The way I see it, a sampling of events of recent memory serve as evidence of the great strength of our democracy: for instance, neither Monica Lewinsky, Paula Jones, nor Gennifer Flowers has died or disappeared. For the man who introduced into the national consciousness words such as “obfuscation” and a parsing of the intransitive verb “is,” with as much at stake as there was for Bill Clinton, nobody mysteriously vanished. Or, the fact that nary a single shot was fired during (or subsequent to) the Florida 2000 Bush v. Gore presidential election, hanging chad recount is HUGE! But, what about the 15 people related to the Benghazi investigation? Let’s just hope that some of the other, ongoing Congressional inquiries exhibit more, uh, curiosity and examine this disturbing matter.

A different example of critical thinking stems from a January 10 Wall Street Journal  article that discusses the issue of student subsidies in higher education. What caught my interest was buried about 2/3 of the way through the piece where the state higher education chancellor for Nevada, Dan Klaich, is quoted explaining the necessity for such subsidies. “What we have in Nevada is a huge low-income, first-generation population. If you lose this generation, you’re going to end up paying for it on the other end. It costs eight times more to put a person in prison for a year than to educate them at the University of Nevada, Reno.” Now, whether you are in favor of such subsidies or not is irrelevant for my purposes; what I want you to think about is the premise behind Mr. Klaich’s position: that people who don’t go to college will wind up in prison. Really? Is there no happy ending for them? Is it reasonable to assume they are doomed to live out their lives as felons? Wow! Now, just reflect upon all that goes into making a claim like this: anyone who doesn’t go to college is a sure bet for the pokey–that’s bad enough–and universities are the only thing that stands between you (the taxpaying subsidizer) and the crime-filled chaos that is sure to follow if you don’t pony up and keep our universities running. Trust us, we’re educators, we’re smarter than you!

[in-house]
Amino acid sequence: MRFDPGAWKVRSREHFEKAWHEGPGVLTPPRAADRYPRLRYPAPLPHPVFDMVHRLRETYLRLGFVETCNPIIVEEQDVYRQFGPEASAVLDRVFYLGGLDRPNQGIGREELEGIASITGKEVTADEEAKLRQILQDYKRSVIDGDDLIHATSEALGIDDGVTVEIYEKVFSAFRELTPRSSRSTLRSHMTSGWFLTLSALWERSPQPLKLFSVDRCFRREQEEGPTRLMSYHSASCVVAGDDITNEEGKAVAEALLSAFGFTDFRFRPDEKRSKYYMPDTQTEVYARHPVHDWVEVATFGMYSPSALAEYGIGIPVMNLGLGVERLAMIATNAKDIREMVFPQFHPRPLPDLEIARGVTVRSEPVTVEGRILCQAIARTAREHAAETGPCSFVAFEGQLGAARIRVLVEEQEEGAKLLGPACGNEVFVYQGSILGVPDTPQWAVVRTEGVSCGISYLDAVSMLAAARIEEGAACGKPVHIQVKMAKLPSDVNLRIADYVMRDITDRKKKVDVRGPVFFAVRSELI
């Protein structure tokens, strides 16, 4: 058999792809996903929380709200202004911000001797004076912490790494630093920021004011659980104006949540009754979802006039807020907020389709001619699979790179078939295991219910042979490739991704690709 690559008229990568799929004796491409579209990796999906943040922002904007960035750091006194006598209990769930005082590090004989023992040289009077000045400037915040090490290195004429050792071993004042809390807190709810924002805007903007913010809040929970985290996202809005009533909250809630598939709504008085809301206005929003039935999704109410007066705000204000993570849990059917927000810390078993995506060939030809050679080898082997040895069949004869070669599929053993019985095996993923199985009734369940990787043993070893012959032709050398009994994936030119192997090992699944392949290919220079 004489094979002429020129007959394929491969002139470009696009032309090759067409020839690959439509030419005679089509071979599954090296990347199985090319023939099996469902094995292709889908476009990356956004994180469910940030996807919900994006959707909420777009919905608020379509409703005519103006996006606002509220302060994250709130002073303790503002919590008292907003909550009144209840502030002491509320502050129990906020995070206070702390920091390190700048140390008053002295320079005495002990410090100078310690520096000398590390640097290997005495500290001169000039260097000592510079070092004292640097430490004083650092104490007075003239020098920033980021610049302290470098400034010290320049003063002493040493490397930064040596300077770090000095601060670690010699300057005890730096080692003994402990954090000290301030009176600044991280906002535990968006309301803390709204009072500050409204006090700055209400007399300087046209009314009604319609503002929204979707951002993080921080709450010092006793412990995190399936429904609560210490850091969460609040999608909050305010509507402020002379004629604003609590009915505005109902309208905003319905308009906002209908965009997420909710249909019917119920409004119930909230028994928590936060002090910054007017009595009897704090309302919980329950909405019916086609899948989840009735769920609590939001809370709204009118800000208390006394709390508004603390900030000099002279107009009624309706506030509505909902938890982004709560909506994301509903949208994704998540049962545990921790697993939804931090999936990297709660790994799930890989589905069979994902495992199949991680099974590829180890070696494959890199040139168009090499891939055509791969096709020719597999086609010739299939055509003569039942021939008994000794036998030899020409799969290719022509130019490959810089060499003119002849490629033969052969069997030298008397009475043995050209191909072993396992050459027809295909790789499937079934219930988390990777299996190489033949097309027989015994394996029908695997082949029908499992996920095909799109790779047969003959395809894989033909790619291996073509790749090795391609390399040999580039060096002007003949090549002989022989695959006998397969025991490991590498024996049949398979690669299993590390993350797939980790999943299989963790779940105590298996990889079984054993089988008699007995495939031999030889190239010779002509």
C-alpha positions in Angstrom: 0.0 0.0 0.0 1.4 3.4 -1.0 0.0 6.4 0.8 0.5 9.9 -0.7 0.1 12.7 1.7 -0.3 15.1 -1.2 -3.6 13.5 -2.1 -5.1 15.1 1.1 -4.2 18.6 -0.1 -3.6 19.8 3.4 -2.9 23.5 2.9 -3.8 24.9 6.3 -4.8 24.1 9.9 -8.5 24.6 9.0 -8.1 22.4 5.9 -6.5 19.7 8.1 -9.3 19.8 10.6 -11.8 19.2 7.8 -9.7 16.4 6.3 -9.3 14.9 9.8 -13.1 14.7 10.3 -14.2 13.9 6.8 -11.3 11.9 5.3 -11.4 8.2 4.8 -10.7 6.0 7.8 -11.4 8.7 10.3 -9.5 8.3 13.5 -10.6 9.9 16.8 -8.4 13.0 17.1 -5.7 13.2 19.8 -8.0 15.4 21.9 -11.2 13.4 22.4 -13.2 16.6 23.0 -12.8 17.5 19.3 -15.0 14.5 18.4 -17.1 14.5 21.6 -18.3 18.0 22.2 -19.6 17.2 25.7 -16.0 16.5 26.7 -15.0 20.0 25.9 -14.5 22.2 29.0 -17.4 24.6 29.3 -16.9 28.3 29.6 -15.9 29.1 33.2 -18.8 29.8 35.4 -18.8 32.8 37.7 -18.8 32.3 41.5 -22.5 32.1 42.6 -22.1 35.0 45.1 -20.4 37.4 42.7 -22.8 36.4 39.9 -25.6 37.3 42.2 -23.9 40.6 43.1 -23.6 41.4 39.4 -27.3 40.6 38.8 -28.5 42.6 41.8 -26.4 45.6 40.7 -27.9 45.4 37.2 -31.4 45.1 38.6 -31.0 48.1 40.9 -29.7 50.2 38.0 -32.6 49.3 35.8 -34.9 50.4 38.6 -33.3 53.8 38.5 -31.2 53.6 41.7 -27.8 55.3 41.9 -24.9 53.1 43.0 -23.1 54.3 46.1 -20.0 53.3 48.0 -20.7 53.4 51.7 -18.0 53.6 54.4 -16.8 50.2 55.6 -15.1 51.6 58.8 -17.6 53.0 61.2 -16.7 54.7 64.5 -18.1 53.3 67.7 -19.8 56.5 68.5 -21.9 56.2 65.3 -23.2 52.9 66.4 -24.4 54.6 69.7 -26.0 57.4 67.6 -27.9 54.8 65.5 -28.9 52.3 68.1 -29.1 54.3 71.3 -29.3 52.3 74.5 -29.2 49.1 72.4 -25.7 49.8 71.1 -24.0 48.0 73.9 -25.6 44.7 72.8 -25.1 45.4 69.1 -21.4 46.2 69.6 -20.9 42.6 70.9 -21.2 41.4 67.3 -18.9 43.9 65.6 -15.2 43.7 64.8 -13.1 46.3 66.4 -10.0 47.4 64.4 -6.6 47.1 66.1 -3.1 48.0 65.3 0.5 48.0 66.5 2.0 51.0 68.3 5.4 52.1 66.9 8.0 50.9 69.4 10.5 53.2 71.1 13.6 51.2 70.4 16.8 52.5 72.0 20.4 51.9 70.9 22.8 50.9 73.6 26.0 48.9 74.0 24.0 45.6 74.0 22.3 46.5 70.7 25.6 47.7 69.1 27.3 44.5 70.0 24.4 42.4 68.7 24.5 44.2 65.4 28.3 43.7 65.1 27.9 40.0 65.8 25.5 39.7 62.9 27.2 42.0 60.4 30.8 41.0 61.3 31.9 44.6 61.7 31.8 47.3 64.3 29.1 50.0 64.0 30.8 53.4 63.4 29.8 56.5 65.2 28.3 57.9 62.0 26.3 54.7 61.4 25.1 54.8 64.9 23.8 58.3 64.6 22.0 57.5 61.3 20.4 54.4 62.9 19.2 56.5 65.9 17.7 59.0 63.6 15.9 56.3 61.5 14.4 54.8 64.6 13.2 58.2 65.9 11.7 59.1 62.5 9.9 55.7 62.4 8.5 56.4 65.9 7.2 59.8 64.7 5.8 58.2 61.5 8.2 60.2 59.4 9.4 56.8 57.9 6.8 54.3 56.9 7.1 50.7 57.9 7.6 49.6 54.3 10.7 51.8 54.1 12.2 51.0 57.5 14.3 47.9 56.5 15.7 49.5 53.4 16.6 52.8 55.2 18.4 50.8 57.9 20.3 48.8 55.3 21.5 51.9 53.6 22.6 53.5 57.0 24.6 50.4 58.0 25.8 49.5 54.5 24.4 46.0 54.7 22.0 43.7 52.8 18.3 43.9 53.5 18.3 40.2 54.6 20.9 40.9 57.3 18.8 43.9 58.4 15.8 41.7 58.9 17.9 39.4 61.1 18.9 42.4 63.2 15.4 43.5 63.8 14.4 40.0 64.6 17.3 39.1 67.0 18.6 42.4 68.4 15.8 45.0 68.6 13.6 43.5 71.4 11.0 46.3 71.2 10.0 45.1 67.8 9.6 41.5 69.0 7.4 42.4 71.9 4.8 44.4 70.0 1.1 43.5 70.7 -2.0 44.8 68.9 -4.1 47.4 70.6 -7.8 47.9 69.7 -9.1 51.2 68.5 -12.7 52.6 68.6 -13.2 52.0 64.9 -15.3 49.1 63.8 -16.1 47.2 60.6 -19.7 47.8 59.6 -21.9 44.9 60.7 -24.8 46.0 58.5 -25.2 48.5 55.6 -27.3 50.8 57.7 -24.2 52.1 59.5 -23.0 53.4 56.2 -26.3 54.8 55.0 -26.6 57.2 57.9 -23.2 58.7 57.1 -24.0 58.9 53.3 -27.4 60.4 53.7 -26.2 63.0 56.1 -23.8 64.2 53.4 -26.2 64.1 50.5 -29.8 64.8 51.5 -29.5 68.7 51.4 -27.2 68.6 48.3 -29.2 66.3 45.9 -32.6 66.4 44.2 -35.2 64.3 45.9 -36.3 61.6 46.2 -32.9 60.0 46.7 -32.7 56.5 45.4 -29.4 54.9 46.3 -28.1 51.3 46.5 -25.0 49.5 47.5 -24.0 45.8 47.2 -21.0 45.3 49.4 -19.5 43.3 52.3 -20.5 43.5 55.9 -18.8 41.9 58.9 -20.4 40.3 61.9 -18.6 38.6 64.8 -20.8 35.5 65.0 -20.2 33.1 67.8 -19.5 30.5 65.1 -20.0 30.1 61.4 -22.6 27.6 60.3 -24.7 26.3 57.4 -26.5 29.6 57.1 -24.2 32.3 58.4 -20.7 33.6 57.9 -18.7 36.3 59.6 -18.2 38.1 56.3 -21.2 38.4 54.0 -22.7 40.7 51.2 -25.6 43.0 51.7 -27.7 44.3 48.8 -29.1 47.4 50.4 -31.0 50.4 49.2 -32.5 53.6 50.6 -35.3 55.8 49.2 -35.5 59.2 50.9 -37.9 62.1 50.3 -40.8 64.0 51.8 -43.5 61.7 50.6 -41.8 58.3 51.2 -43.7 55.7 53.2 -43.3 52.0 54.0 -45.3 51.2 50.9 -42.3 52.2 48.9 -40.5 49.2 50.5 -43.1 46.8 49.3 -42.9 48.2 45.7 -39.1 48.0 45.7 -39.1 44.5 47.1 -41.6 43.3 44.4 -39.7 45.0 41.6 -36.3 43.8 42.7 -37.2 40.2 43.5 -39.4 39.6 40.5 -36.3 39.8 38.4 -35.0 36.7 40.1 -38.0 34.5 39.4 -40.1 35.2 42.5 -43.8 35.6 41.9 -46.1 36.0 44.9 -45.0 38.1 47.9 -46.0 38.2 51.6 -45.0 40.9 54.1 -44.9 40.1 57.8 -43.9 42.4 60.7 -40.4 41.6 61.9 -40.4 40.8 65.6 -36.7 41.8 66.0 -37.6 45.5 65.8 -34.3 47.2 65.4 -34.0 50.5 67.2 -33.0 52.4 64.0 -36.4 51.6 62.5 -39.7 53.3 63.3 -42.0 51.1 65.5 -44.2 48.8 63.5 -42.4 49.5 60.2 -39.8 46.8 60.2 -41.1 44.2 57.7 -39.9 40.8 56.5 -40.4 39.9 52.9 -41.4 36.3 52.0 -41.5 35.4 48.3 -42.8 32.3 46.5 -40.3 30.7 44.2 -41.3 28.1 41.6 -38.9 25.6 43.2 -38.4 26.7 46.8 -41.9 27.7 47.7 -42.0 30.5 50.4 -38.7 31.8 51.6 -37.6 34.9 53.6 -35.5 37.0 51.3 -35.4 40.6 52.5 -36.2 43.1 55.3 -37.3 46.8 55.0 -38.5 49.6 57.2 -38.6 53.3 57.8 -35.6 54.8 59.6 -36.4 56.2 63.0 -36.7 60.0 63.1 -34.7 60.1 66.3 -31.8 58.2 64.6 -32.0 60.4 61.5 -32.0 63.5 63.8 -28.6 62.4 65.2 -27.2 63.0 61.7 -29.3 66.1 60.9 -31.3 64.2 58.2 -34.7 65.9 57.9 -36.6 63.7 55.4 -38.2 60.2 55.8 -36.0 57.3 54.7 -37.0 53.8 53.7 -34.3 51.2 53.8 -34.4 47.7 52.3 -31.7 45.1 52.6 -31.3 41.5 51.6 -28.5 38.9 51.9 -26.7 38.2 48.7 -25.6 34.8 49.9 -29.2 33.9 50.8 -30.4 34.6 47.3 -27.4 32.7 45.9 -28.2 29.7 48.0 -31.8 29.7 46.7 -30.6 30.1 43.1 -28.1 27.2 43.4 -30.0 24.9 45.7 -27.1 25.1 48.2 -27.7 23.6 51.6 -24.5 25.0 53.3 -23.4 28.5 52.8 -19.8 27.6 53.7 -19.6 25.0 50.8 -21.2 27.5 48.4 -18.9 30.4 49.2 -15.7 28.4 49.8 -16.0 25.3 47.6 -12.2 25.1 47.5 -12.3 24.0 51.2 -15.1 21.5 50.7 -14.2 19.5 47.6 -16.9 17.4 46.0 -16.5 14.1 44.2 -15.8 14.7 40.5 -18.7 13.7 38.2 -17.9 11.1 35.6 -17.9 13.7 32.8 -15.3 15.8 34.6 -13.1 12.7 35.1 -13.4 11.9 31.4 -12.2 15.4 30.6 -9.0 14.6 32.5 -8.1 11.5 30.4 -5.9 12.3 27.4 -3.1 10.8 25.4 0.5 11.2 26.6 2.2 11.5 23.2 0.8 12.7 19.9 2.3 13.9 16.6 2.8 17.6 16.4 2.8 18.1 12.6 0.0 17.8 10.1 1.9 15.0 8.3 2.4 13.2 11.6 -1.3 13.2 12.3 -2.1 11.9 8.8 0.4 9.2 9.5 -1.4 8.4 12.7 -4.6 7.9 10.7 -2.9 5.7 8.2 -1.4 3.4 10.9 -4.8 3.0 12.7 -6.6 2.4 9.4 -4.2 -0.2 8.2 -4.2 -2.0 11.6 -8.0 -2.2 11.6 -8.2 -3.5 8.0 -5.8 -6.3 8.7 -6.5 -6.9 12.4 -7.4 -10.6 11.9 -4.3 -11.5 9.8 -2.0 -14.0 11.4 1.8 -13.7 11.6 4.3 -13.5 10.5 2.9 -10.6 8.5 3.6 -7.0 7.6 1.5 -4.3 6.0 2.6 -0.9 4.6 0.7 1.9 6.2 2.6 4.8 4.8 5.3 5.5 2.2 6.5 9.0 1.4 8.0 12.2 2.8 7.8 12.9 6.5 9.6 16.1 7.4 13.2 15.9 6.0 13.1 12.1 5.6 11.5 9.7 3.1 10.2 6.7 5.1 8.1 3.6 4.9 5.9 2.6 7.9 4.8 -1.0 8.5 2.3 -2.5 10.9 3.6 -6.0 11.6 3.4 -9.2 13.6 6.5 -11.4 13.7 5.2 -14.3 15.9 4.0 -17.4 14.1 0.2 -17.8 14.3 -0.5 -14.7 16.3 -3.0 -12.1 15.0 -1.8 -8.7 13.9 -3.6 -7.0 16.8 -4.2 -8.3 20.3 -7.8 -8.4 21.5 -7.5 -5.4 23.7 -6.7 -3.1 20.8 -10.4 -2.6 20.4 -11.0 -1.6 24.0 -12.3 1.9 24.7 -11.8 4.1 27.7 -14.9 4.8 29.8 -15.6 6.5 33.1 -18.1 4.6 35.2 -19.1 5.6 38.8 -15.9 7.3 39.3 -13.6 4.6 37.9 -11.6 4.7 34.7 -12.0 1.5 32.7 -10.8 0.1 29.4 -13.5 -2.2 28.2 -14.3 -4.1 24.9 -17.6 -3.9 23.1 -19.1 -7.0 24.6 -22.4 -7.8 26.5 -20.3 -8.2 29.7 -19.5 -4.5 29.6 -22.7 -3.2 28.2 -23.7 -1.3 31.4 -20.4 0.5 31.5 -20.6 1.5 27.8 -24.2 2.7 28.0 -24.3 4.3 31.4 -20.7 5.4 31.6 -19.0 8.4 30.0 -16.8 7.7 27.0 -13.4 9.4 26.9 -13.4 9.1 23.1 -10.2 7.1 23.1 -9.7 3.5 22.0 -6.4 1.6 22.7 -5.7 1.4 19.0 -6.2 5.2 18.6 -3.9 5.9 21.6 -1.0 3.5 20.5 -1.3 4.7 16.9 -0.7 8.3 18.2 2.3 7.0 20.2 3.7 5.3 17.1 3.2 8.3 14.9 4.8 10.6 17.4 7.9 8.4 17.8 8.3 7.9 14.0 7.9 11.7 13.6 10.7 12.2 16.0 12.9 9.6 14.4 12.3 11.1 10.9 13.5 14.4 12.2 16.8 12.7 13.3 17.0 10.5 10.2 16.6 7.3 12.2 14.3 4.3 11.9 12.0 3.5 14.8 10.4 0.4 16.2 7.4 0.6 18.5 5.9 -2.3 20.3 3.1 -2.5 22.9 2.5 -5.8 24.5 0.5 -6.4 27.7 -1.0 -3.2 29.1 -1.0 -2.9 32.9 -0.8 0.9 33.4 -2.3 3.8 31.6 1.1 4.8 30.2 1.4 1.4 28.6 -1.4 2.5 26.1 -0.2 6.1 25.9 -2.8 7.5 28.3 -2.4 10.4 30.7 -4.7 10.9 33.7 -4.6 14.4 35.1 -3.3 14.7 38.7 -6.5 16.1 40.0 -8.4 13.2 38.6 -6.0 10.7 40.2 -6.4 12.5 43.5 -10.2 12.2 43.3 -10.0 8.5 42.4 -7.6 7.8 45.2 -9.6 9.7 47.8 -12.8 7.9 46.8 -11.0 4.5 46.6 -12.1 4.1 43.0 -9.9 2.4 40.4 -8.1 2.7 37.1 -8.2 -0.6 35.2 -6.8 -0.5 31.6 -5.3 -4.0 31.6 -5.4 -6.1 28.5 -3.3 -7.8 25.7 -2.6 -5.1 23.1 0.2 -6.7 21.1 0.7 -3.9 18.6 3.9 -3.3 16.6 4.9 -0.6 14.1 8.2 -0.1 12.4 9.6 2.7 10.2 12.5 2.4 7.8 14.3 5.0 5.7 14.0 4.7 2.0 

I am using these examples simply to prod you into staying vigilant about questioning whether the information or representations that are put in front of you may require additional scrutiny. As Ronald Reagan so often said, “Trust but verify.”

I know how tempting it is to accept information as it is offered, without doing any extra work to determine if what is being said makes sense. There is a significant dissonance in each of the above examples that demands you pay attention. Use this technique when examining the dissonance in your own lives. Ask yourself, “Why does this not feel quite right to me? Is there any more to this? What am I assuming to be the case? Am I missing some key piece of information?” My fellow re-booters, please, do me the favor of reminding yourselves to exercise critical thinking skills at every turn. This is a core line of code in your re-booting process.


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2 Responses to “Critical Thinking Skills, People!”

  1. Jim Patterson Says:

    Nice…….I guess I should look for a lot of my friends in prison as they did not go to college. I wondered where they went and now I know.

  2. dignitarysretreat Says:

    I know, according to our Nevada friend, it’s a sure bet that you can find ten locked up, somewhere. Good grief!